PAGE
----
Although first published sixty years ago, this is still a valuable book for those interested in the crusades and the crusader states. It is logically organized looking first at the strategic framework, the composition of the armies of both Christians and Muslims, then finally at the tactics employed. By avoiding a chronological narrative, Smail highlights how certain features of warfare remained the same — or changed — over time.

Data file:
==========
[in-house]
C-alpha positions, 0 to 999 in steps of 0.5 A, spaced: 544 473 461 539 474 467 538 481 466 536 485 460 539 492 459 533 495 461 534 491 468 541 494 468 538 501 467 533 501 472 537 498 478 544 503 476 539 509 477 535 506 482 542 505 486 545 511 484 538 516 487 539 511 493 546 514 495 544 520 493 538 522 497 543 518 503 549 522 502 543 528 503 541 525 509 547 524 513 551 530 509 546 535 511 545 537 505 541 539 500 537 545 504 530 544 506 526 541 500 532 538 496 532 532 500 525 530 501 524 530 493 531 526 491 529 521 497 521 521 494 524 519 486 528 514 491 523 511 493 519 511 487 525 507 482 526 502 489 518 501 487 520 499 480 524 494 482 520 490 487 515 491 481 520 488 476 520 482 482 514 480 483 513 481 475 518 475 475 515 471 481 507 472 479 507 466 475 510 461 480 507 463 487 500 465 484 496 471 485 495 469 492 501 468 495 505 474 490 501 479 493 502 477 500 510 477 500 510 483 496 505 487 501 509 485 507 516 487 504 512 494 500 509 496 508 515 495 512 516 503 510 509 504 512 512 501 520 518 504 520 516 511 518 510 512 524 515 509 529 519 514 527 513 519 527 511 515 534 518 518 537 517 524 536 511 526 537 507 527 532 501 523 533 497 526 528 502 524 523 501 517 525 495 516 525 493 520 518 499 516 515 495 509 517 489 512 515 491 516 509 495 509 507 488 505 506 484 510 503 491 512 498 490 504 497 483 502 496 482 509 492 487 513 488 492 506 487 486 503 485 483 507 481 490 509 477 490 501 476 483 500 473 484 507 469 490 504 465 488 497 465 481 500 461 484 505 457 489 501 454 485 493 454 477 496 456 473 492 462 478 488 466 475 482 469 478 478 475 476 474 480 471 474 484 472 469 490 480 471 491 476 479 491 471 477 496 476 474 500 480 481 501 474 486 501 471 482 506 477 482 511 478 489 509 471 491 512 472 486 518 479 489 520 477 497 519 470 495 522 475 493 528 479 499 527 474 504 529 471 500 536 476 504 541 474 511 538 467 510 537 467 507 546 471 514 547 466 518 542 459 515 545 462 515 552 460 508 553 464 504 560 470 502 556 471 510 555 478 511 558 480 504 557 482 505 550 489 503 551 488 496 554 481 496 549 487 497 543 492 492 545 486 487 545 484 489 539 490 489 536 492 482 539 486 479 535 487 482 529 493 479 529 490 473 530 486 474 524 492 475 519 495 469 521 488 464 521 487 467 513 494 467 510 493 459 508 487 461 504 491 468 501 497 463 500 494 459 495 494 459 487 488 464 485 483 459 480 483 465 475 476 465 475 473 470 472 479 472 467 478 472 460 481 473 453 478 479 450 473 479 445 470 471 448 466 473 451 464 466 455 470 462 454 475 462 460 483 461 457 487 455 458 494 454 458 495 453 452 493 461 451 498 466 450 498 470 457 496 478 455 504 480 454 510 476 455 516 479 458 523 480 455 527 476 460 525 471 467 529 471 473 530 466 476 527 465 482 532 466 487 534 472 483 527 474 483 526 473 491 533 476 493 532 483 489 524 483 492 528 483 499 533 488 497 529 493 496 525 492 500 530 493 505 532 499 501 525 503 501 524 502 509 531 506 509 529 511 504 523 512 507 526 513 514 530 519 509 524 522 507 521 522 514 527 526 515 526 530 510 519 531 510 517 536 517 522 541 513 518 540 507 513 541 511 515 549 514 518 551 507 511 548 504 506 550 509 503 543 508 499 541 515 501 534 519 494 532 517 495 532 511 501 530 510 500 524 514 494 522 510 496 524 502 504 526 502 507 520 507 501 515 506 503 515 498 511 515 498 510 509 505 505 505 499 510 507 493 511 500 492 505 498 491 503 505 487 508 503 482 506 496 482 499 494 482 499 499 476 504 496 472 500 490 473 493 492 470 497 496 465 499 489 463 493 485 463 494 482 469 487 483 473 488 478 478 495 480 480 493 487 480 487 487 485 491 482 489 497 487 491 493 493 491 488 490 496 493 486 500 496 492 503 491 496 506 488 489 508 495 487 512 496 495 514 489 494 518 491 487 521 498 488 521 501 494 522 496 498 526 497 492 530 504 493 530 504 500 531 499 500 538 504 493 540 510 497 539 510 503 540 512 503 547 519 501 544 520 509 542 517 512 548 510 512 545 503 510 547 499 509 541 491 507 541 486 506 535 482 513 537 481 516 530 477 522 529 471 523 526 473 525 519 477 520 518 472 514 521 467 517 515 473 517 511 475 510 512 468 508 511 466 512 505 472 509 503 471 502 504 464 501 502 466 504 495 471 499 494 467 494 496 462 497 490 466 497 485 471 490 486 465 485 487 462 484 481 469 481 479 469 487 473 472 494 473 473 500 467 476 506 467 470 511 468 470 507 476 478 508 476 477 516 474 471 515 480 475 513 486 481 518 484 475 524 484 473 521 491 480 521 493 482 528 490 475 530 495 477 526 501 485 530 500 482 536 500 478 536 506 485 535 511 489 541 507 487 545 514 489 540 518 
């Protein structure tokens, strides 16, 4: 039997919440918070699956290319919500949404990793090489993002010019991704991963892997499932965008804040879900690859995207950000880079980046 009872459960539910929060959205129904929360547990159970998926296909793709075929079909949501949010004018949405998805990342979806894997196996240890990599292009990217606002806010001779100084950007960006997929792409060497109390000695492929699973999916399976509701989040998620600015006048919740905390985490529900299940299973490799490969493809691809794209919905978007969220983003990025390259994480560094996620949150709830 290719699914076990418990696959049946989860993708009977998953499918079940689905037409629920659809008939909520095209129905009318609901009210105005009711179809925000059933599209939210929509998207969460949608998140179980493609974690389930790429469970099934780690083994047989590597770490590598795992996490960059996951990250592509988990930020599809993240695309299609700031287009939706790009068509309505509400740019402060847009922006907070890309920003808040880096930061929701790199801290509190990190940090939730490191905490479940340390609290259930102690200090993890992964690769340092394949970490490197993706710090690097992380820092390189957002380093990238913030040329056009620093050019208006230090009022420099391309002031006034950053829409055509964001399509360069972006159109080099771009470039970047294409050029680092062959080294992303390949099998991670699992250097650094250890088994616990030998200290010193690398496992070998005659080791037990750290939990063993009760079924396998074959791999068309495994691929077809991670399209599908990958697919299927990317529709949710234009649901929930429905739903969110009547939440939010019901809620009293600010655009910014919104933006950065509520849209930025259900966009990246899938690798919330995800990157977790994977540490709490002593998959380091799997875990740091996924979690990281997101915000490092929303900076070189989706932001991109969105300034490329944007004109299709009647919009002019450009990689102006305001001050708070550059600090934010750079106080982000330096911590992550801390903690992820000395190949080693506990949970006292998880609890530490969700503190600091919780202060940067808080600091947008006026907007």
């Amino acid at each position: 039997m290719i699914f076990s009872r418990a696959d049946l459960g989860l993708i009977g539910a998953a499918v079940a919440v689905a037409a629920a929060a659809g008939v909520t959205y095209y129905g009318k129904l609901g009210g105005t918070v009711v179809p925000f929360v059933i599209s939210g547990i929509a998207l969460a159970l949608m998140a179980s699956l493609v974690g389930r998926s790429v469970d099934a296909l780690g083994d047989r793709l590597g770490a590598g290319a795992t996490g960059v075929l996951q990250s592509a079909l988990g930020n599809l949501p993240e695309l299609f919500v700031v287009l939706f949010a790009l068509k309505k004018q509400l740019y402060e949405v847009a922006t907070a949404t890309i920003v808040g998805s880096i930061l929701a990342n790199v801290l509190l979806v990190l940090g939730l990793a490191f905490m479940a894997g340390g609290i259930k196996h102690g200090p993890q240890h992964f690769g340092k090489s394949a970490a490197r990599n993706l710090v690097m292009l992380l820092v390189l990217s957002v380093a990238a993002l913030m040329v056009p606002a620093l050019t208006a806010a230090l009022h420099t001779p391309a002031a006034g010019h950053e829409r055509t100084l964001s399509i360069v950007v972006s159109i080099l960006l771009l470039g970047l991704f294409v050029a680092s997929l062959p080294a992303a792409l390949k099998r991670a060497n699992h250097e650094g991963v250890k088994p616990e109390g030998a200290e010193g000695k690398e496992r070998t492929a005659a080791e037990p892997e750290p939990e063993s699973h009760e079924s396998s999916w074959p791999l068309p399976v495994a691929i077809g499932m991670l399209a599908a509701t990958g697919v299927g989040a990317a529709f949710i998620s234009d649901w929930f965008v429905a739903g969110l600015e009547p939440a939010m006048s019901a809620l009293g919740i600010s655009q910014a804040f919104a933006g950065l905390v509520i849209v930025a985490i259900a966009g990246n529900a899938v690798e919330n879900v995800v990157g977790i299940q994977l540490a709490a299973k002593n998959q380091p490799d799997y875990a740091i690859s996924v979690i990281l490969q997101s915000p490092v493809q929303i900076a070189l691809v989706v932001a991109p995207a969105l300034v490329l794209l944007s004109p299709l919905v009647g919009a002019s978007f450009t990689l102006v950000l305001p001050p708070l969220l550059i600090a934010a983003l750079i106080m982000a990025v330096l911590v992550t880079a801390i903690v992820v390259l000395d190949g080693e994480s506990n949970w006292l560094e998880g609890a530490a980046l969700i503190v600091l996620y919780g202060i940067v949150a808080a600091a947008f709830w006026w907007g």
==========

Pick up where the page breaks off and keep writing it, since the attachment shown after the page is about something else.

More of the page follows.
The book provides adequate footnotes for scholars, but the text itself does not often become bogged down in arguments with fellow scholars about details of little interest to the general reader. The book also provides some useful sketches and photos of some of the crusader castles. While the reader may not agree with all of Smail’s theses (more recent research casts doubt on his assumptions about the hostility of the native population, for example), his arguments are cogent and stimulate further thought an analysis.